THERE are sometimes when past glories can overshadow individuals and bands, but there are other instances when those past glories are synthesised by a rare alchemy into a heady mixture of fine rock and finer still stage performances.
Black Star Riders and Dead Daisies proved on Sunday, December 15th at Belfast's Limelight1 that nothing can stop rockers when they show up with great tunes and a great attitude.
Faced with opening for a galaxy of star rockers many bands would be intimidated, but Hampshire's Western Sand took the stage with a swagger and style that shone through in songs rooted in straightforward, heads down rockin' out.
Despite being hampered by having drummer Nathan being isolated from the rest of the band the honest professionalism and energy evoked a positive response from the gradually filling venue.
Findlay on bass was a bundle of energy, while Jimmy and Tyler led from the front; solid stylish vocals and a twin guitar attack to flay. Western Sand showed not only potential but a clear intent to develop and grow as a band.
Dead Daisies are on paper the archetypal rock supergroup, with a collective CV that includes INXS, the Rolling Stones and Guns 'n' Roses and Disney....
With an impressive album [review here] under their belts it would have been an easy task to turn up and just ride the wave of that album's critical acclaim - but not Dead Daisies; they came to Belfast intent on raising the roof.
Jon Stevens has a helluva set of pipes and they were deployed to good use. And a killer combination of being a strong frontman and appearing relaxed in the role won the crowd over from the off.
With Dizzy Reed adding keyboard flourishes his Gunners colleague Richard Fortus delivered stunning solo after stunning solo; a truly par excellence performance.
Tracks like Washington and Miles in Front of Me emerging from the album invigorated in the live environment, the band also - in the words of Stevens - road tested new songs; all of which resonated with solid rock credentials firmly established by the time each chorus arrived.
Bassist Darryl Jones (unusually using a music stand and notation for each song) and David Lowry on rhythm guitarist were locked in tight with Charlie Drayton on drums; this trio forming a solid basis for other band members to allow each song to grow stage legs.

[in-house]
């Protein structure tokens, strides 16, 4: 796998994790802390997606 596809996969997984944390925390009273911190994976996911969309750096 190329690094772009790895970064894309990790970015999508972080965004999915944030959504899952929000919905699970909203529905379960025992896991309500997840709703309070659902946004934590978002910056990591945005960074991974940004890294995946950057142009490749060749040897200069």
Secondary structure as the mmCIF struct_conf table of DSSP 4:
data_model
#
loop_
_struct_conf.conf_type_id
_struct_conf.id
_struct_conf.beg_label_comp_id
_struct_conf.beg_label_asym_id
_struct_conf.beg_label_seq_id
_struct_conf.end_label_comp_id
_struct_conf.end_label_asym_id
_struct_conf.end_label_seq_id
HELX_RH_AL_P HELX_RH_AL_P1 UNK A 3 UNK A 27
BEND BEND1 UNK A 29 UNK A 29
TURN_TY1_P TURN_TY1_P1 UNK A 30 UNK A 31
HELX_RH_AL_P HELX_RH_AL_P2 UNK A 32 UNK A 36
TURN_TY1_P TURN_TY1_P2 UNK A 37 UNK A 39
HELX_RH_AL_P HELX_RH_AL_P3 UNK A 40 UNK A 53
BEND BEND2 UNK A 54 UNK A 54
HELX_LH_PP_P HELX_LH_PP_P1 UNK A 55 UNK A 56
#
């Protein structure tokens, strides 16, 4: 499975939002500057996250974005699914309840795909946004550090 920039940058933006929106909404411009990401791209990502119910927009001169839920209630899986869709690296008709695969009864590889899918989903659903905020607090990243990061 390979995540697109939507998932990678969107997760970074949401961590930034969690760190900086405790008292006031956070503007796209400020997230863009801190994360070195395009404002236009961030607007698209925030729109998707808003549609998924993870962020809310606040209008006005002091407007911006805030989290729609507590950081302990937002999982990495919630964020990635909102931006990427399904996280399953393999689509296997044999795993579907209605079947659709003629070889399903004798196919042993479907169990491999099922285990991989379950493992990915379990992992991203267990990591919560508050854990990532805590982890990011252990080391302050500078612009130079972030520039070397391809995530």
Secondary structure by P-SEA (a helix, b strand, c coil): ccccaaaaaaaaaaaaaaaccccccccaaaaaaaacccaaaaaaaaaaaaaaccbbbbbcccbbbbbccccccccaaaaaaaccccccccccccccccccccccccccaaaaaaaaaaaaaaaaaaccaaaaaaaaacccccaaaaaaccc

Concluding with a stormer cover of The Beatles Helter Skelter Dead Daisies have all the elements that both win a crowd's backing and also to have that same crowd baying for more.
The Black Star Riders have emerged phoenix like from the remnants of a post-Lynott Thin Lizzy. An album, originally intended to be released under the Lizzy monicker, balanced the heritage of Thin Lizzy and a new intent to produced songs that have a unique identity. [Review here]
But on stage is the real test. Can a fine line be trod that links the past and the present? Achieving that Black Star Riders have an ace in the pack - singer Ricky Warwick. Appearing as part punk-cowboy desperado and part hellbound rocker Warwick dominates the stage, oozing charisma and performing with well-executed stage routines. Whether with mic stand held aloft or with guitar strapped on his frame Warwick proved why he is becoming one of the top frontmen in hard rock.
With a setlist drawing on BSR material and well-executed Lizzy tracks Scott Gorham and Damon Johnson delivered harmony pieces and solos that were note perfect when required and fluid when they took on adventurous six-string work.
BSR songs Bound for Glory and the excellent Kingdom of the Lost shone through, with new breath on stage and an energy most acts would struggle to match.
Bassist Marco Mendoza laid down a solid performance, while at the same time showing himself as a performer for the audience - while all the time locked into Jimmy DeGrasso's drum lines.
Classic Lizzy tracks were delivered faithfully, and at times new twits were introduced such as in the Cowboy Song intro. Southbound, Don't Believe A Word, The Boys Are Back in Town, Emerald and Jailbreak delivered the crowd into the hands of the band members.
All Hell Breaks Loose and Hey Judas were also notable moments, but to try and analyse each track and each performance would be a disservice to BSR. The sum of the parts are a tsunami of rock; a masterclass for aspiring hard rock acts.
Rock royalty is sometimes perceived as a lazy bunch, re-treading the past. Such perceptions were blown aside in the Limelight1 on Sunday as aspirants Western Sand showed swagger need not be about arrogance when you deliver; Dead Daisies showcased how rock can meld together Antipodean power and US-style; while Black Star Riders just laid down sheer rock 'n' roll joy. Joy through hard rock - you just can't beat it!